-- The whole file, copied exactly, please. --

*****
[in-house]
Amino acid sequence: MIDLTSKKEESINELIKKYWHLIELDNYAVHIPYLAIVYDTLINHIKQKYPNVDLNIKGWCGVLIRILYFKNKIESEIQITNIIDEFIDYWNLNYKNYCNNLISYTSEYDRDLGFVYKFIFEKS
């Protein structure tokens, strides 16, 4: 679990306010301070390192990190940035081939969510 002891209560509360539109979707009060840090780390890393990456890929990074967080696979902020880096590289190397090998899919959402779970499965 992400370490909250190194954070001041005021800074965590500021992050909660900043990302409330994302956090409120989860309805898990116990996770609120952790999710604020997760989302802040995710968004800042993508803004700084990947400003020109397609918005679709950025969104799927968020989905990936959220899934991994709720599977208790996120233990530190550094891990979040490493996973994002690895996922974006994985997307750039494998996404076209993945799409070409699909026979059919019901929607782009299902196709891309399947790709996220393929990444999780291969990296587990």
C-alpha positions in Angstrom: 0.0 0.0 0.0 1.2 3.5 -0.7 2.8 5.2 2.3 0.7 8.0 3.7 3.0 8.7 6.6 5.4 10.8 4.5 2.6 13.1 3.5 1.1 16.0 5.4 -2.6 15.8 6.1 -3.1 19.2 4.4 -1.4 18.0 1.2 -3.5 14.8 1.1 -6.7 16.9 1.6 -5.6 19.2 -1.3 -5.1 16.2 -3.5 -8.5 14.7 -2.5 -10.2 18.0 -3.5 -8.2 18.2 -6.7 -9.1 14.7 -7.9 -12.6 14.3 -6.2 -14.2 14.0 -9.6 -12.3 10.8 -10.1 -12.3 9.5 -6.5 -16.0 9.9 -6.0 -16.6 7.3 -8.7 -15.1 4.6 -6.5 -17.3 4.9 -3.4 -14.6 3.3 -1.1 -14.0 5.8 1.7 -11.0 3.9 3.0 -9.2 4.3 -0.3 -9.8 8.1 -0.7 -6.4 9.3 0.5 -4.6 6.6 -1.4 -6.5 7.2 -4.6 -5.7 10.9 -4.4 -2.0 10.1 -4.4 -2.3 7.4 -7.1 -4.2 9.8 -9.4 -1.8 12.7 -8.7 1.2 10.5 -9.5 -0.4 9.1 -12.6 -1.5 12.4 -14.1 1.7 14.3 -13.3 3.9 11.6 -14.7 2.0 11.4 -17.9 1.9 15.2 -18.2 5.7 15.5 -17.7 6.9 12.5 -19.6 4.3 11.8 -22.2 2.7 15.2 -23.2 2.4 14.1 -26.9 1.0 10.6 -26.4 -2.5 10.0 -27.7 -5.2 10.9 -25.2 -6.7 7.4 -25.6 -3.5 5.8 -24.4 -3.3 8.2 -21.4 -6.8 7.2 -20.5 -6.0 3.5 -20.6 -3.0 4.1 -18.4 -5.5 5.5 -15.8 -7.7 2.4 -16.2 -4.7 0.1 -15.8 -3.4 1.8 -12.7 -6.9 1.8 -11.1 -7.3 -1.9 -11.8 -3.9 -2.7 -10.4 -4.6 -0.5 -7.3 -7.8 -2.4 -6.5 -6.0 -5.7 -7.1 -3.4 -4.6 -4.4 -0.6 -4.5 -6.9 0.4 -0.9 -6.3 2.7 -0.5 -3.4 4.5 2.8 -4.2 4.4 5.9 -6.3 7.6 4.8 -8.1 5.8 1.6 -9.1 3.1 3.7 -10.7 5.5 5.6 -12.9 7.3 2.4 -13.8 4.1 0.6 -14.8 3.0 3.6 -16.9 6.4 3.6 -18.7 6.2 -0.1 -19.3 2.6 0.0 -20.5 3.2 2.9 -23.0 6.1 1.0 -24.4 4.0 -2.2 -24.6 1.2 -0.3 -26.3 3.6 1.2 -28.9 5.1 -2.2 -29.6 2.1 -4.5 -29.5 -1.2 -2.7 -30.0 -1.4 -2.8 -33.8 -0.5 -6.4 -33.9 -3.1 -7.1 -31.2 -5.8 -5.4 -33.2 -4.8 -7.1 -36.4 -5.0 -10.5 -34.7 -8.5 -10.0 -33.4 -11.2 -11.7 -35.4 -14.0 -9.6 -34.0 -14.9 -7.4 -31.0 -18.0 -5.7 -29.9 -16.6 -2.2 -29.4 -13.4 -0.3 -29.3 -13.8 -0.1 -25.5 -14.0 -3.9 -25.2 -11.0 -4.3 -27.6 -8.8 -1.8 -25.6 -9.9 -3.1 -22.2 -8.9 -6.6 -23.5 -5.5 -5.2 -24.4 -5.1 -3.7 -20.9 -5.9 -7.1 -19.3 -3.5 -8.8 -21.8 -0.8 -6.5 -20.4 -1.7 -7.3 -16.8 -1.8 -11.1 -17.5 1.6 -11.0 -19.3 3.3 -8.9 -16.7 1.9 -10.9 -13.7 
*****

[in-house]
Amino acid sequence: MIDLTSKKEESINELIKKYWHLIELDNYAVHIPYLAIVYDTLINHIKQKYPNVDLNIKGWCGVLIRILYFKNKIESEIQITNIIDEFIDYWNLNYKNYCNNLISYTSEYDRDLGFVYKFIFEKS
């Protein structure tokens, strides 16, 4: 679990306010301070390192990190940035081939969510 002891209560509360539109979707009060840090780390890393990456890929990074967080696979902020880096590289190397090998899919959402779970499965 992400370490909250190194954070001041005021800074965590500021992050909660900043990302409330994302956090409120989860309805898990116990996770609120952790999710604020997760989302802040995710968004800042993508803004700084990947400003020109397609918005679709950025969104799927968020989905990936959220899934991994709720599977208790996120233990530190550094891990979040490493996973994002690895996922974006994985997307750039494998996404076209993945799409070409699909026979059919019901929607782009299902196709891309399947790709996220393929990444999780291969990296587990």
C-alpha positions in Angstrom: 0.0 0.0 0.0 1.2 3.5 -0.7 2.8 5.2 2.3 0.7 8.0 3.7 3.0 8.7 6.6 5.4 10.8 4.5 2.6 13.1 3.5 1.1 16.0 5.4 -2.6 15.8 6.1 -3.1 19.2 4.4 -1.4 18.0 1.2 -3.5 14.8 1.1 -6.7 16.9 1.6 -5.6 19.2 -1.3 -5.1 16.2 -3.5 -8.5 14.7 -2.5 -10.2 18.0 -3.5 -8.2 18.2 -6.7 -9.1 14.7 -7.9 -12.6 14.3 -6.2 -14.2 14.0 -9.6 -12.3 10.8 -10.1 -12.3 9.5 -6.5 -16.0 9.9 -6.0 -16.6 7.3 -8.7 -15.1 4.6 -6.5 -17.3 4.9 -3.4 -14.6 3.3 -1.1 -14.0 5.8 1.7 -11.0 3.9 3.0 -9.2 4.3 -0.3 -9.8 8.1 -0.7 -6.4 9.3 0.5 -4.6 6.6 -1.4 -6.5 7.2 -4.6 -5.7 10.9 -4.4 -2.0 10.1 -4.4 -2.3 7.4 -7.1 -4.2 9.8 -9.4 -1.8 12.7 -8.7 1.2 10.5 -9.5 -0.4 9.1 -12.6 -1.5 12.4 -14.1 1.7 14.3 -13.3 3.9 11.6 -14.7 2.0 11.4 -17.9 1.9 15.2 -18.2 5.7 15.5 -17.7 6.9 12.5 -19.6 4.3 11.8 -22.2 2.7 15.2 -23.2 2.4 14.1 -26.9 1.0 10.6 -26.4 -2.5 10.0 -27.7 -5.2 10.9 -25.2 -6.7 7.4 -25.6 -3.5 5.8 -24.4 -3.3 8.2 -21.4 -6.8 7.2 -20.5 -6.0 3.5 -20.6 -3.0 4.1 -18.4 -5.5 5.5 -15.8 -7.7 2.4 -16.2 -4.7 0.1 -15.8 -3.4 1.8 -12.7 -6.9 1.8 -11.1 -7.3 -1.9 -11.8 -3.9 -2.7 -10.4 -4.6 -0.5 -7.3 -7.8 -2.4 -6.5 -6.0 -5.7 -7.1 -3.4 -4.6 -4.4 -0.6 -4.5 -6.9 0.4 -0.9 -6.3 2.7 -0.5 -3.4 4.5 2.8 -4.2 4.4 5.9 -6.3 7.6 4.8 -8.1 5.8 1.6 -9.1 3.1 3.7 -10.7 5.5 5.6 -12.9 7.3 2.4 -13.8 4.1 0.6 -14.8 3.0 3.6 -16.9 6.4 3.6 -18.7 6.2 -0.1 -19.3 2.6 0.0 -20.5 3.2 2.9 -23.0 6.1 1.0 -24.4 4.0 -2.2 -24.6 1.2 -0.3 -26.3 3.6 1.2 -28.9 5.1 -2.2 -29.6 2.1 -4.5 -29.5 -1.2 -2.7 -30.0 -1.4 -2.8 -33.8 -0.5 -6.4 -33.9 -3.1 -7.1 -31.2 -5.8 -5.4 -33.2 -4.8 -7.1 -36.4 -5.0 -10.5 -34.7 -8.5 -10.0 -33.4 -11.2 -11.7 -35.4 -14.0 -9.6 -34.0 -14.9 -7.4 -31.0 -18.0 -5.7 -29.9 -16.6 -2.2 -29.4 -13.4 -0.3 -29.3 -13.8 -0.1 -25.5 -14.0 -3.9 -25.2 -11.0 -4.3 -27.6 -8.8 -1.8 -25.6 -9.9 -3.1 -22.2 -8.9 -6.6 -23.5 -5.5 -5.2 -24.4 -5.1 -3.7 -20.9 -5.9 -7.1 -19.3 -3.5 -8.8 -21.8 -0.8 -6.5 -20.4 -1.7 -7.3 -16.8 -1.8 -11.1 -17.5 1.6 -11.0 -19.3 3.3 -8.9 -16.7 1.9 -10.9 -13.7 